Summary: T helper cells in the blood of patients with multiple sclerosis infiltrate the central nervous system, causing inflammation and neural damage.
Source: University of Zurich
Researchers at the University of Zurich have identified a cell population that likely plays a key role in multiple sclerosis (MS). T helper cells in the blood of MS patients infiltrate the central nervous system, where they can cause inflammation and damage nerve cells. This discovery opens up new avenues for monitoring and treating MS patients.
In multiple sclerosis (MS), dysregulated immune cells periodically infiltrate the brain of afflicted patients, causing damages to neural transmission and neuronal loss. If not properly monitored and treated, the disease leads to accumulating disabilities that ultimately greatly restrict the daily life of patients. Around 2.5 million people, many of whom young adults, suffer from the chronic autoimmune disease.
“Fingerprint” of harmful immune cells identified
There is a long-standing interest in identifying the “fingerprint” of the immune cells that characterize MS. An international team led by Burkhard Becher at the Institute of Experimental Immunology of the University of Zurich has now achieved precisely this. “We identified a specific population of white blood cells augmented in the peripheral blood of MS patients that have two properties characteristic of MS: They can move from the blood to the central nervous system and there they can cause inflammation of the nerve cells,” explains Becher. Machine learning and high-dimensional cytometry
For their study, the researchers used high-dimensional cytometry to characterize the immune cells. This technology makes it possible to analyze millions of cells in hundreds of patients and determine their immune properties – in other words, their “fingerprints”. To be able to analyze the enormous amount of data in the first place, the scientists developed an innovative machine-learning algorithm. “Artificial intelligence and machine learning helps us to greatly reduce the data’s complexity, while the interpretation of results is left to the investigators,” says Burkhard Becher.
Key properties of dysregulated immune cells
Using this interdisciplinary approach the team of medical doctors, biologists and computational scientists were able to identify a population of immune cells in the peripheral blood of MS patients that differ from those in other inflammatory and non-inflammatory diseases. These dysregulated T helper cells produce a neuroinflammatory cytokine called GM-CSF and high levels of the chemokine receptor CXCR4 and the membrane protein VLA4.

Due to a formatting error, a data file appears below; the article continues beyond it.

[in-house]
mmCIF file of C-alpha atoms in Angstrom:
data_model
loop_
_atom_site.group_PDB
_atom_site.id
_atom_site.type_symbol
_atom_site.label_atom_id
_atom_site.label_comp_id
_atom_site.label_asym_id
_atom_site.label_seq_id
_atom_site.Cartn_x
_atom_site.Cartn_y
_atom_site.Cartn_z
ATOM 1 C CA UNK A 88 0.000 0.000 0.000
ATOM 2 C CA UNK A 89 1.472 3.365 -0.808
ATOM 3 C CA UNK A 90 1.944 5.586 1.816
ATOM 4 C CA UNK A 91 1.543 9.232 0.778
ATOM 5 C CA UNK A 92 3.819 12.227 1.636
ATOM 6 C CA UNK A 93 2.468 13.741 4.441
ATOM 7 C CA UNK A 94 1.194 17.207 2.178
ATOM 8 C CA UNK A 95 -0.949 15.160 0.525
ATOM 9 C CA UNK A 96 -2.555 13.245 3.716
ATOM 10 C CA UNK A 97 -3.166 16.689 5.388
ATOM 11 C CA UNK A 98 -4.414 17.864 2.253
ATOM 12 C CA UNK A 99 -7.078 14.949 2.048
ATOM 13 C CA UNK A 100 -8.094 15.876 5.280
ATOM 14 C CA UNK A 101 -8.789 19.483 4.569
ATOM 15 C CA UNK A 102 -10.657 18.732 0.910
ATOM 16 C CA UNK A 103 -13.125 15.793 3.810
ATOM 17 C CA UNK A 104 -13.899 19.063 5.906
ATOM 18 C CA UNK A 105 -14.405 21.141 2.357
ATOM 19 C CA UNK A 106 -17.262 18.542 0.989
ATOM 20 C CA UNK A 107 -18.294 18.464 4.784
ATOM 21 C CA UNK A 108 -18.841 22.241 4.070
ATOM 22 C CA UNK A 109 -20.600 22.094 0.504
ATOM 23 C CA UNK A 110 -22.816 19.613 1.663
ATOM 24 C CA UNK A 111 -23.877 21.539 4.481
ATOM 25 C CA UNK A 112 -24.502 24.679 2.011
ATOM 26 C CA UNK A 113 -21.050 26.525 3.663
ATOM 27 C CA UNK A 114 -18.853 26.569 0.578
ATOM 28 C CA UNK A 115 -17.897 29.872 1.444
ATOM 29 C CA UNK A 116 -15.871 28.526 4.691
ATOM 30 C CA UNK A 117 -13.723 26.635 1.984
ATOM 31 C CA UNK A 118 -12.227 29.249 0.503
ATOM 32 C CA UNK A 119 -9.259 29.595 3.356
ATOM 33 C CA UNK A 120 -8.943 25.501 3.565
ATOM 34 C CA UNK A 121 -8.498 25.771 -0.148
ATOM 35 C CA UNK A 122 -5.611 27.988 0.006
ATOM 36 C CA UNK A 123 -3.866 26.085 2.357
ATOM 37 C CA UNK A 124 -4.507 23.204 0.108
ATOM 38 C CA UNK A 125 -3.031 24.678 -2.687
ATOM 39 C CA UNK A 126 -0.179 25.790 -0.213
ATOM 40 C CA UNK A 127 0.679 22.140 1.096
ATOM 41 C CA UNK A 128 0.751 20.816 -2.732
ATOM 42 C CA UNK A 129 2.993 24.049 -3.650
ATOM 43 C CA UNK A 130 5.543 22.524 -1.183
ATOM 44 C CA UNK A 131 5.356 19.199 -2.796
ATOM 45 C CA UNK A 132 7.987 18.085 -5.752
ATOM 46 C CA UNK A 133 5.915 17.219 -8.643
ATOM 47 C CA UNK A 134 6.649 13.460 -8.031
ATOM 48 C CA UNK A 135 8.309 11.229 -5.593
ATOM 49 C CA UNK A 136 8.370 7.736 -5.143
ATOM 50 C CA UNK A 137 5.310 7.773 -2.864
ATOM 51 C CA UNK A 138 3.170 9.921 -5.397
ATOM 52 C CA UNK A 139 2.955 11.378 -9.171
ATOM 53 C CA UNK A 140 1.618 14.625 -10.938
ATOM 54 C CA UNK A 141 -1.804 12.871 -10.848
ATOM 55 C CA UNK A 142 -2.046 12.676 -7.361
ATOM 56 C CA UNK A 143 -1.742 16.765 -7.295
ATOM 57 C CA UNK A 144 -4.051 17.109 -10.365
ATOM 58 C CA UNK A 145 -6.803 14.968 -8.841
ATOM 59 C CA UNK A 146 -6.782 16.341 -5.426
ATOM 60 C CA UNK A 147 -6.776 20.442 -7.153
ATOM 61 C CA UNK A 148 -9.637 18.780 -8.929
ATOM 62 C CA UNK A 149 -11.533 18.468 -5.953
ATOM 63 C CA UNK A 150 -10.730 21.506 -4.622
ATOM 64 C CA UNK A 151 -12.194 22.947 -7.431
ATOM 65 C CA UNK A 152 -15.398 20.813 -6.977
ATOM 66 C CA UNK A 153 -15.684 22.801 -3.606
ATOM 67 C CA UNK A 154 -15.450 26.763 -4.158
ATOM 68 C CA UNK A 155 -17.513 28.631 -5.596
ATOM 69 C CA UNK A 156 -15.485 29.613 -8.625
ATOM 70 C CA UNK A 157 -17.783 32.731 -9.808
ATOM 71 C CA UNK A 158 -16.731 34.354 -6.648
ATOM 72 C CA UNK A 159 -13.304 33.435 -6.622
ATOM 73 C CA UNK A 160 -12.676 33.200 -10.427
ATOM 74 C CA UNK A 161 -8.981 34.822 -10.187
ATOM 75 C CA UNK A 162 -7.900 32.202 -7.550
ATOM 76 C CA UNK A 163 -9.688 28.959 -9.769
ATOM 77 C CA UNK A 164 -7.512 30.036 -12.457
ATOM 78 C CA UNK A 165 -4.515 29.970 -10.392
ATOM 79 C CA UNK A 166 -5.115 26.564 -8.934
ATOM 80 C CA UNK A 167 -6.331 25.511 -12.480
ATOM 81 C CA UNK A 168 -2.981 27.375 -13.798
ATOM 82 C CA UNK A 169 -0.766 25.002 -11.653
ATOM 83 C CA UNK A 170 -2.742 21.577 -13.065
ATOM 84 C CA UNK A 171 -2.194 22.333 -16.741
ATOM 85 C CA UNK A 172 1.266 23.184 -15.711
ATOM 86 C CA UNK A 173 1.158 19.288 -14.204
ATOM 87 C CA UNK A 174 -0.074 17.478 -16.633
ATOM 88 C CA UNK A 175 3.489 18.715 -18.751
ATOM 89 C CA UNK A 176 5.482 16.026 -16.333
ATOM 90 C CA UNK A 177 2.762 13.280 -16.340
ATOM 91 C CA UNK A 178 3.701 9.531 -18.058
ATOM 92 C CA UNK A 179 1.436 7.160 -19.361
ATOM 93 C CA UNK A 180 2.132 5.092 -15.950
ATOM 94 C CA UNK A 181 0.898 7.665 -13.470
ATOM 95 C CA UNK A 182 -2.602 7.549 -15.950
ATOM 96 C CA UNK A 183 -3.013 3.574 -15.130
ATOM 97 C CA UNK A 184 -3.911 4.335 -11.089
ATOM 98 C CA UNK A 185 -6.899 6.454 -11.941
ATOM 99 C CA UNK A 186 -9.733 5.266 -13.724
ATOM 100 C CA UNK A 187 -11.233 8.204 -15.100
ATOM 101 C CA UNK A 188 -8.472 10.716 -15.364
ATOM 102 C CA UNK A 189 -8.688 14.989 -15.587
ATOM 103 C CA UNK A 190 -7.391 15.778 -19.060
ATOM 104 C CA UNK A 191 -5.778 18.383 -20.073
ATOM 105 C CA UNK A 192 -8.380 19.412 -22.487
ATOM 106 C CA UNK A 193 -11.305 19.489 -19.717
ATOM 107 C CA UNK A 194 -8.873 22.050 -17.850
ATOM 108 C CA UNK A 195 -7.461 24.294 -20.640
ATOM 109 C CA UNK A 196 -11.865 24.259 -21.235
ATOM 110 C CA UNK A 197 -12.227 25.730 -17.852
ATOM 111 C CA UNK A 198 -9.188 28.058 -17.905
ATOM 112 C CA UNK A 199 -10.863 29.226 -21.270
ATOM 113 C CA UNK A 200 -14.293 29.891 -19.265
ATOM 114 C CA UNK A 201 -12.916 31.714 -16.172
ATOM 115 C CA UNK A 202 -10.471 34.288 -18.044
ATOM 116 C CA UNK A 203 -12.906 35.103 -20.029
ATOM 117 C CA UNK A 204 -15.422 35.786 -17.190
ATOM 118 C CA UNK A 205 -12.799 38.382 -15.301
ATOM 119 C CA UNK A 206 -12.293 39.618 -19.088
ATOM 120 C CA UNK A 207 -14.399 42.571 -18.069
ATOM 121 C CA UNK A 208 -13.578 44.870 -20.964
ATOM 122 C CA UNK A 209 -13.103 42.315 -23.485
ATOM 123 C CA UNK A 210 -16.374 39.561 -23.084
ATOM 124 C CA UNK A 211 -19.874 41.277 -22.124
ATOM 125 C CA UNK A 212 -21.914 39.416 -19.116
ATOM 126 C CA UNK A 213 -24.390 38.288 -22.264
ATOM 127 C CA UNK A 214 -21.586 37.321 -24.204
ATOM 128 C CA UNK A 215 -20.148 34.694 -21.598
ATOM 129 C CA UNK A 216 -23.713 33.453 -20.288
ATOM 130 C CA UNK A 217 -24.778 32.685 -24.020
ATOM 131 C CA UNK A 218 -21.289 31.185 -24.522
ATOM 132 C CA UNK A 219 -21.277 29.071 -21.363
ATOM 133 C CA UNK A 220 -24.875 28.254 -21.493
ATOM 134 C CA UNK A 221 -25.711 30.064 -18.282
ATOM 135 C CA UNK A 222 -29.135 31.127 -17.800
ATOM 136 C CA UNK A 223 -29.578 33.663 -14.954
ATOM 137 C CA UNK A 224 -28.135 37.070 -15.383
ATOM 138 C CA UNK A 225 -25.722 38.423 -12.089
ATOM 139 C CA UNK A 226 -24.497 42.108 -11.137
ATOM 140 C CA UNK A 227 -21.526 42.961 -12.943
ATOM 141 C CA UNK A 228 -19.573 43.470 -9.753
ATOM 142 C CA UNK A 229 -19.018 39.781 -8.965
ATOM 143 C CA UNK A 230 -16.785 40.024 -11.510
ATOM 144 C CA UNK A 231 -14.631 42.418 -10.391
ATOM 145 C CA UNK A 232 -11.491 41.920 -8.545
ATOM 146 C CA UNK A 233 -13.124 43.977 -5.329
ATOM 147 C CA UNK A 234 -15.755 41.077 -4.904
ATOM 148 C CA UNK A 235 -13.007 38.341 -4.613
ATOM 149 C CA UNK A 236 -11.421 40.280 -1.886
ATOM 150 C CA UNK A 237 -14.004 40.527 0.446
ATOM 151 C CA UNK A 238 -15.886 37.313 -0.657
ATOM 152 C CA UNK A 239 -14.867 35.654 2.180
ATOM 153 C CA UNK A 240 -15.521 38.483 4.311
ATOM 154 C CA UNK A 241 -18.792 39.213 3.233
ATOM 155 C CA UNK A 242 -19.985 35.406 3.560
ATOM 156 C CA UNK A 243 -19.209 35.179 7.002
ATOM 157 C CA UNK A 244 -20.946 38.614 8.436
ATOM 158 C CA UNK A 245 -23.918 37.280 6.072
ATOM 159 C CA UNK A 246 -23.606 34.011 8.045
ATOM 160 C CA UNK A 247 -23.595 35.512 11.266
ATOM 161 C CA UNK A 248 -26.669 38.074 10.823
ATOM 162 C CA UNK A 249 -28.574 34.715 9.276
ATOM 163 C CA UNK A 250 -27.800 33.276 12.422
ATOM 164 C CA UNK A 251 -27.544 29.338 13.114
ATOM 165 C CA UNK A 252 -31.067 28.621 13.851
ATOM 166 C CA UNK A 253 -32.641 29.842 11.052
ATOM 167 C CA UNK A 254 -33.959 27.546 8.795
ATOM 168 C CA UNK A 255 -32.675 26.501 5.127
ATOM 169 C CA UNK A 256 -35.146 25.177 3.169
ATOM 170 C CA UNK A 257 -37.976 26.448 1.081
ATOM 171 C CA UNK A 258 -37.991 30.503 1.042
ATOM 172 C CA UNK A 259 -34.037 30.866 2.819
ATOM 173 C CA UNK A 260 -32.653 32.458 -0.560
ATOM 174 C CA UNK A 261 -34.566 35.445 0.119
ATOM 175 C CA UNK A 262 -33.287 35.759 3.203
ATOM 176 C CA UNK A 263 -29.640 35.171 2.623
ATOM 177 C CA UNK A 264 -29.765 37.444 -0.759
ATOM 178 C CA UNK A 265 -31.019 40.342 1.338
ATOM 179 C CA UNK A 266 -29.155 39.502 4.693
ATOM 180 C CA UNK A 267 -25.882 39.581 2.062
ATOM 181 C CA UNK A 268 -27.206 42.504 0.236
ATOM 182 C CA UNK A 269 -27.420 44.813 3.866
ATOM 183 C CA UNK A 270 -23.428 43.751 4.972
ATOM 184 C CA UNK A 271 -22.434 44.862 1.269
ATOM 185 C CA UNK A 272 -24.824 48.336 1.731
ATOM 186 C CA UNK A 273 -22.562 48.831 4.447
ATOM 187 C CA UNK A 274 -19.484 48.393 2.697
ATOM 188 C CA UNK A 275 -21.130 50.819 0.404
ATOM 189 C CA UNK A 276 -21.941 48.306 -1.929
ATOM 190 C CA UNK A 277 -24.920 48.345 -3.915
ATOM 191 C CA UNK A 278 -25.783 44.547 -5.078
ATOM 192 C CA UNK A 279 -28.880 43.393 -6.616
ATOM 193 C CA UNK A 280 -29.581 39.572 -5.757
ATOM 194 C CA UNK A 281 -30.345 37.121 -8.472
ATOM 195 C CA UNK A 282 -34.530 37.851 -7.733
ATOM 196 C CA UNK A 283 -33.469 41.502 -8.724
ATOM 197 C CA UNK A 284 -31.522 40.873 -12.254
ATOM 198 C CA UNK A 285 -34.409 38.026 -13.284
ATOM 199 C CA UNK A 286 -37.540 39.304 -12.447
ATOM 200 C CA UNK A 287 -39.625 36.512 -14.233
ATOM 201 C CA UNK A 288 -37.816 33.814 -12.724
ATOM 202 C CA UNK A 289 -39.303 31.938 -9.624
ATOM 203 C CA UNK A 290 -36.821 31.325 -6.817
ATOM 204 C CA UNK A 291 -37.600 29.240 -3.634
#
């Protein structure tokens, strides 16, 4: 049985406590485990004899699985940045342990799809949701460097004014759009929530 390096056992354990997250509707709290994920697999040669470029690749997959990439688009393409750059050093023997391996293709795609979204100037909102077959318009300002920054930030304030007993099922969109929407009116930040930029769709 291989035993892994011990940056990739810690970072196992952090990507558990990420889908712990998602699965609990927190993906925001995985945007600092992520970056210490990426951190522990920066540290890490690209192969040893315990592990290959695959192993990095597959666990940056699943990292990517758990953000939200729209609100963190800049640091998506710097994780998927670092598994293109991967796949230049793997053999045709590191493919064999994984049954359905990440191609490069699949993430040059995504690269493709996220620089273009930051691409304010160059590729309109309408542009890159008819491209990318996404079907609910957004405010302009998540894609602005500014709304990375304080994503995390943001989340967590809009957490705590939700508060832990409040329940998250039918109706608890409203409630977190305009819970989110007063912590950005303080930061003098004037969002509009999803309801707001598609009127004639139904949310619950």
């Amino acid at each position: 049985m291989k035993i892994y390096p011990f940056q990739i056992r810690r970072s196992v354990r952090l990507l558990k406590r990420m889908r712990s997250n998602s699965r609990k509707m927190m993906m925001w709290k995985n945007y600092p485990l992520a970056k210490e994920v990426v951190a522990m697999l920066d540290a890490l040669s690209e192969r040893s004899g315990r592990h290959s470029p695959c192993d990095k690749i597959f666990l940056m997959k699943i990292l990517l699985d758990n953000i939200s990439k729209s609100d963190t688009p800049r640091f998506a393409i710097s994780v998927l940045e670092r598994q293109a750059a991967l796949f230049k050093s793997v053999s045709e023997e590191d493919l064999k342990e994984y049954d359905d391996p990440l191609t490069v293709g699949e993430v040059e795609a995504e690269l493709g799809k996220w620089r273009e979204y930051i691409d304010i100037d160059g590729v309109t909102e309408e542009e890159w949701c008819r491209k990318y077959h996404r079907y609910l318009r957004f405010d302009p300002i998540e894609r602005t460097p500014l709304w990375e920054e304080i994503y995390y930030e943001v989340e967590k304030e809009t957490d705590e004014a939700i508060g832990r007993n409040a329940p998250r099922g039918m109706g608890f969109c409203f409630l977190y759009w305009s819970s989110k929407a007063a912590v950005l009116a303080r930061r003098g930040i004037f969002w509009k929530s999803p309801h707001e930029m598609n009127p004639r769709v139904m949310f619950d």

“The cell population we identified, therefore, has two key properties that are characteristic of MS: The cytokine causes neuroinflammation, and thanks to the receptors the immune cells can get into the central nervous system,” explains Edoardo Galli, first author of the study. In addition, the researchers found this characteristic signature to be highly represented in the cerebrospinal fluid and in the brain lesions of MS patients, suggesting a direct contribution to the disease. Furthermore, effective immunomodulatory therapy strongly reduces this cell population.
Strong hints, but no proof yet
“Our data clearly indicate a stringent association of this signature to MS, and we believe that the identification of such an easily accessible biomarker brings important value for MS monitoring,” says Burkhard Becher. It is still premature to claim a disease-causing role for this population, according to the researchers. Further studies are needed to confirm this hypothesis. However, the detailed characterization of this population could provide important hints for new MS-specific treatments to improve the patients’ care.
[divider]About this neuroscience research article[/divider]
GM-CSF and CXCR4 Define a T Helper Cell Signature in Multiple Sclerosis
Cytokine dysregulation is a central driver of chronic inflammatory diseases such as multiple sclerosis (MS). Here, we sought to determine the characteristic cellular and cytokine polarization profile in patients with relapsing–remitting multiple sclerosis (RRMS) by high-dimensional single-cell mass cytometry (CyTOF). Using a combination of neural network-based representation learning algorithms, we identified an expanded T helper cell subset in patients with MS, characterized by the expression of granulocyte–macrophage colony-stimulating factor and the C-X-C chemokine receptor type 4. This cellular signature, which includes expression of very late antigen 4 in peripheral blood, was also enriched in the central nervous system of patients with relapsing–remitting multiple sclerosis. In independent validation cohorts, we confirmed that this cell population is increased in patients with MS compared with other inflammatory and non-inflammatory conditions. Lastly, we also found the population to be reduced under effective disease-modifying therapy, suggesting that the identified T cell profile represents a specific therapeutic target in MS.
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